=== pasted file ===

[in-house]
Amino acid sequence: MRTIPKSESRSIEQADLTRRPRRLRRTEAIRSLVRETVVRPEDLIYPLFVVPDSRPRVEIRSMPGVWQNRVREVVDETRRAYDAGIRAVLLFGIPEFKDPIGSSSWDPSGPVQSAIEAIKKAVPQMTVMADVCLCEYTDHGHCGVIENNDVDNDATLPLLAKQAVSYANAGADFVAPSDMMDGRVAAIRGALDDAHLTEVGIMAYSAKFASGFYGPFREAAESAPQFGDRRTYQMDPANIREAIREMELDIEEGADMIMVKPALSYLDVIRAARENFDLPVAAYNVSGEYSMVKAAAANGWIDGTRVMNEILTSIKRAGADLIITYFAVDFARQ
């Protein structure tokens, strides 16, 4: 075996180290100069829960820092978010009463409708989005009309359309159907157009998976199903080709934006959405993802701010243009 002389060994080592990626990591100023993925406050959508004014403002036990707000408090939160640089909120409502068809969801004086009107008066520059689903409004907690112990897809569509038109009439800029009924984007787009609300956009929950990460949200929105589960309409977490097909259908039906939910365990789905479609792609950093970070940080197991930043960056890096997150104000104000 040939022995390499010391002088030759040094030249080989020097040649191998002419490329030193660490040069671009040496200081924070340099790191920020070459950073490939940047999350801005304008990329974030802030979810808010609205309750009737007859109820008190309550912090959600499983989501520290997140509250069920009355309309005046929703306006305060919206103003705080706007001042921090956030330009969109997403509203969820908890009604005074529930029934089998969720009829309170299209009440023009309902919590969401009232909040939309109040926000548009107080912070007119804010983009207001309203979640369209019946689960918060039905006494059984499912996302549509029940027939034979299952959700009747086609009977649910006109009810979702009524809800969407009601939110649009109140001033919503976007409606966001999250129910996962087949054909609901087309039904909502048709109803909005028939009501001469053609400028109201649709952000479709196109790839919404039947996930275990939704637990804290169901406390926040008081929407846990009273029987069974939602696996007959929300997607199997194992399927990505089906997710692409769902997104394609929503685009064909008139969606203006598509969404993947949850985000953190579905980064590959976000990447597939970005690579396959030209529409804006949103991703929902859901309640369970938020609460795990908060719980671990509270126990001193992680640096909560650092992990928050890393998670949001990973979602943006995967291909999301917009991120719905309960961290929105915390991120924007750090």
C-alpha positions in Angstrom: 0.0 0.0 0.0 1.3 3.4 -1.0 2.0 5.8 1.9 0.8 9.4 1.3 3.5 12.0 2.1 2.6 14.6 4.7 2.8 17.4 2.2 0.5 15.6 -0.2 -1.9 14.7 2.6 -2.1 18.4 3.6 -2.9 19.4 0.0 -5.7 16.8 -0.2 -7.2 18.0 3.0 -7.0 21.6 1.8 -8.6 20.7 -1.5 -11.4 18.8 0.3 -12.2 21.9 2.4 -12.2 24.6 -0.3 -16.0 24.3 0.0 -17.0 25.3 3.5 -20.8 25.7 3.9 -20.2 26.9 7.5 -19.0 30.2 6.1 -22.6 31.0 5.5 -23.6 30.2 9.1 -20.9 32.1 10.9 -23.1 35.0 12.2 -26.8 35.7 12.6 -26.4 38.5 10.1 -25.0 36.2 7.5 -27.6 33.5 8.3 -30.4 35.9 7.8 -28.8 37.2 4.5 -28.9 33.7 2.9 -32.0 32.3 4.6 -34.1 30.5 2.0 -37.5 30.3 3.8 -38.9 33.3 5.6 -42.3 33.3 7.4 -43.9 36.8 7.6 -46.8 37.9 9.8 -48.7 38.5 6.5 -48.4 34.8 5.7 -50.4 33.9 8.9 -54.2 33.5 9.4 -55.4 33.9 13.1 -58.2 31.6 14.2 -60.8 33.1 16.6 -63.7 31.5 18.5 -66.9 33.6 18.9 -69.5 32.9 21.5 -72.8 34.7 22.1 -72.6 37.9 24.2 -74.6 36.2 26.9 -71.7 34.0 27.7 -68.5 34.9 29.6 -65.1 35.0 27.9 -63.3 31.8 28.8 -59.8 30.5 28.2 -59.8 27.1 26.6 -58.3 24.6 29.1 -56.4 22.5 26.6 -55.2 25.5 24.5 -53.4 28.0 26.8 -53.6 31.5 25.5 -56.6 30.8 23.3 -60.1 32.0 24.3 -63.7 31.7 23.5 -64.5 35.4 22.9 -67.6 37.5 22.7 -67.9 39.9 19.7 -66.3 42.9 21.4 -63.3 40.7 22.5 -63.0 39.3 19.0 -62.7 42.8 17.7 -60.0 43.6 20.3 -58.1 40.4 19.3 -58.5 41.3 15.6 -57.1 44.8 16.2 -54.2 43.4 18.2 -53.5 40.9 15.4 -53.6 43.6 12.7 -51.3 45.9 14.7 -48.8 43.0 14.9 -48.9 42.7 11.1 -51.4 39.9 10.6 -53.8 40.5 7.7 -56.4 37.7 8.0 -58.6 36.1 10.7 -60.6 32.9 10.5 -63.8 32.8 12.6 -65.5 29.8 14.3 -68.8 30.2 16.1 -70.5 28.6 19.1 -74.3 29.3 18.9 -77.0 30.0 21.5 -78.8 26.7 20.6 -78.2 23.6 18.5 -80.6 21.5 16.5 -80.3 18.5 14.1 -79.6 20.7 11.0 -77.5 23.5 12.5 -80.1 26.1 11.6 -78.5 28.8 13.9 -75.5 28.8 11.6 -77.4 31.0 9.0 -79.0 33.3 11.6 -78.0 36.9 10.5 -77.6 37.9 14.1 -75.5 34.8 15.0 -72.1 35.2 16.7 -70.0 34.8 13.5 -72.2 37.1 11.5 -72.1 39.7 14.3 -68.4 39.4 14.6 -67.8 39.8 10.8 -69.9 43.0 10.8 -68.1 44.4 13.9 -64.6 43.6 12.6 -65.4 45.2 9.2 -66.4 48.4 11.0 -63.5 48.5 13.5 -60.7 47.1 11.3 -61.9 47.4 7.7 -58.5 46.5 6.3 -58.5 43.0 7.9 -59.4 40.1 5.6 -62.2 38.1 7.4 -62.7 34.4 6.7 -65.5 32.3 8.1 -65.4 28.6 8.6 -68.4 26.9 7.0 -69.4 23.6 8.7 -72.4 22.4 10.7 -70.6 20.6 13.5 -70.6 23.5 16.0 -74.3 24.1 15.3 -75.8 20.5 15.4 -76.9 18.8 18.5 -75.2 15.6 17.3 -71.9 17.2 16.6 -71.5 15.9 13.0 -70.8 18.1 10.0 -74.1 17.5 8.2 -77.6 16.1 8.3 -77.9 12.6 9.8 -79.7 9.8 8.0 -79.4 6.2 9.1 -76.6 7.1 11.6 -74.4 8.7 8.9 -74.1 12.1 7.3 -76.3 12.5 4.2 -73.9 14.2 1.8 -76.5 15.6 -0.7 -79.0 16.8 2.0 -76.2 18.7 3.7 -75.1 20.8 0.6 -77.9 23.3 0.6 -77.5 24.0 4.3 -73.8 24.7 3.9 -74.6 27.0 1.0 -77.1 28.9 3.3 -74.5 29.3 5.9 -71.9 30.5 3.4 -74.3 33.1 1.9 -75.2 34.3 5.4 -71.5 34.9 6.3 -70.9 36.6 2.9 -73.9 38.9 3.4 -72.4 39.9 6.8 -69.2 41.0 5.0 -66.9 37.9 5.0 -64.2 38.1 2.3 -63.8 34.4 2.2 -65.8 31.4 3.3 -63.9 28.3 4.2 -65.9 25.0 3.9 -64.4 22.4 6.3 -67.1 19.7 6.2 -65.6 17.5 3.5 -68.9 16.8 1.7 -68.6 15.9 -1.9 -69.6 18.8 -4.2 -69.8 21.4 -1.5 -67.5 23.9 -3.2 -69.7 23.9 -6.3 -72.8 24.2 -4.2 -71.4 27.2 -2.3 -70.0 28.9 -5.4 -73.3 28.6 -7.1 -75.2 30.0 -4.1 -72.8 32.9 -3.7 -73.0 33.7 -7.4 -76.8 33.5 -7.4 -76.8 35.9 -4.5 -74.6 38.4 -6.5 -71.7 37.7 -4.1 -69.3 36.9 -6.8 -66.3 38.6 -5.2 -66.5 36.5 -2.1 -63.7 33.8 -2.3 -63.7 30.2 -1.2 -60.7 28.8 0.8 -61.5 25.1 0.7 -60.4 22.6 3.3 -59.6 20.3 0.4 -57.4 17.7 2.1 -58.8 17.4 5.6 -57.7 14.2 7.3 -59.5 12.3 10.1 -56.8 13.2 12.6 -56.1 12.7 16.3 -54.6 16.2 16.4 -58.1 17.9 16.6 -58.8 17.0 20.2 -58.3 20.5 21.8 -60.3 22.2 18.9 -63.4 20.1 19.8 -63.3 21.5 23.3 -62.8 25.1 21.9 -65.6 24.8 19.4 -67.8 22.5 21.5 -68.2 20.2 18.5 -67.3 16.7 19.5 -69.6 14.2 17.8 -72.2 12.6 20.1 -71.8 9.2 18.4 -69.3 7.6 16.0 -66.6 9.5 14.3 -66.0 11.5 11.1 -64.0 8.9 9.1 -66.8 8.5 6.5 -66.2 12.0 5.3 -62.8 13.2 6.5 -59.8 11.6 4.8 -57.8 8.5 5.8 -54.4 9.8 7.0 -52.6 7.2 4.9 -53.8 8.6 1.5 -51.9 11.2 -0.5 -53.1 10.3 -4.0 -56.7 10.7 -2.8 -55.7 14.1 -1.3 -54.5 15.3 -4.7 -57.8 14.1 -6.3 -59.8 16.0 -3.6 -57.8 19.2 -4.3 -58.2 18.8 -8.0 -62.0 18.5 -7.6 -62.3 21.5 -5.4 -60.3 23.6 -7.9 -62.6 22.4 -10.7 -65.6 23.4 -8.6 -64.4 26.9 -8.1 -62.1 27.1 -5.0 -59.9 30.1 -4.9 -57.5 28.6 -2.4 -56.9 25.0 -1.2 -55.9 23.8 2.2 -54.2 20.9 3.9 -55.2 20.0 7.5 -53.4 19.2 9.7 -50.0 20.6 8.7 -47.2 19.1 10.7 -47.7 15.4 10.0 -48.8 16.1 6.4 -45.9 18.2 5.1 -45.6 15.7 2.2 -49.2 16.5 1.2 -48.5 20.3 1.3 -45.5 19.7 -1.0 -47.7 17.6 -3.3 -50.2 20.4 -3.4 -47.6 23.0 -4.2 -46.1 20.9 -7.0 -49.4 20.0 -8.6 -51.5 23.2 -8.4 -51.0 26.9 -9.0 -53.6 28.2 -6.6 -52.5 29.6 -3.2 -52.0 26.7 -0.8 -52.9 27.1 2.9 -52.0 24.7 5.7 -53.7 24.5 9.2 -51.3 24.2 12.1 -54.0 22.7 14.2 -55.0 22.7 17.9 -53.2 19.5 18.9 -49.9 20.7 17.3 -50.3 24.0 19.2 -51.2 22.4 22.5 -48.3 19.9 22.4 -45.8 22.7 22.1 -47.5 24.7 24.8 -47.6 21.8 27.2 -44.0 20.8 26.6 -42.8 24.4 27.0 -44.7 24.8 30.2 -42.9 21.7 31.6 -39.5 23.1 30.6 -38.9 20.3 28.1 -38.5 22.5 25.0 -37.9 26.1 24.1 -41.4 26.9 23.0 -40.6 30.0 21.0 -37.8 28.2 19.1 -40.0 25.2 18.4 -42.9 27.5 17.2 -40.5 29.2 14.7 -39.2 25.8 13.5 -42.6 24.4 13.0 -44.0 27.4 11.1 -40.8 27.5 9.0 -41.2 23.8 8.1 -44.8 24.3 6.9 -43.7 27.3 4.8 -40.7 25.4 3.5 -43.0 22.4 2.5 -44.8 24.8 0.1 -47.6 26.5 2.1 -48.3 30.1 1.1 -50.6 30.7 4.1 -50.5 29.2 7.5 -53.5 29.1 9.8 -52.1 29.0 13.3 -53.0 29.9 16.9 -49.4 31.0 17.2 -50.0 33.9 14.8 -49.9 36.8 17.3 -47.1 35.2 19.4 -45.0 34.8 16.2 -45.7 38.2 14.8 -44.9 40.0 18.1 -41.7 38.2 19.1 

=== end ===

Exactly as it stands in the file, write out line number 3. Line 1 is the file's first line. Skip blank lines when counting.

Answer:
């Protein structure tokens, strides 16, 4: 075996180290100069829960820092978010009463409708989005009309359309159907157009998976199903080709934006959405993802701010243009 002389060994080592990626990591100023993925406050959508004014403002036990707000408090939160640089909120409502068809969801004086009107008066520059689903409004907690112990897809569509038109009439800029009924984007787009609300956009929950990460949200929105589960309409977490097909259908039906939910365990789905479609792609950093970070940080197991930043960056890096997150104000104000 040939022995390499010391002088030759040094030249080989020097040649191998002419490329030193660490040069671009040496200081924070340099790191920020070459950073490939940047999350801005304008990329974030802030979810808010609205309750009737007859109820008190309550912090959600499983989501520290997140509250069920009355309309005046929703306006305060919206103003705080706007001042921090956030330009969109997403509203969820908890009604005074529930029934089998969720009829309170299209009440023009309902919590969401009232909040939309109040926000548009107080912070007119804010983009207001309203979640369209019946689960918060039905006494059984499912996302549509029940027939034979299952959700009747086609009977649910006109009810979702009524809800969407009601939110649009109140001033919503976007409606966001999250129910996962087949054909609901087309039904909502048709109803909005028939009501001469053609400028109201649709952000479709196109790839919404039947996930275990939704637990804290169901406390926040008081929407846990009273029987069974939602696996007959929300997607199997194992399927990505089906997710692409769902997104394609929503685009064909008139969606203006598509969404993947949850985000953190579905980064590959976000990447597939970005690579396959030209529409804006949103991703929902859901309640369970938020609460795990908060719980671990509270126990001193992680640096909560650092992990928050890393998670949001990973979602943006995967291909999301917009991120719905309960961290929105915390991120924007750090």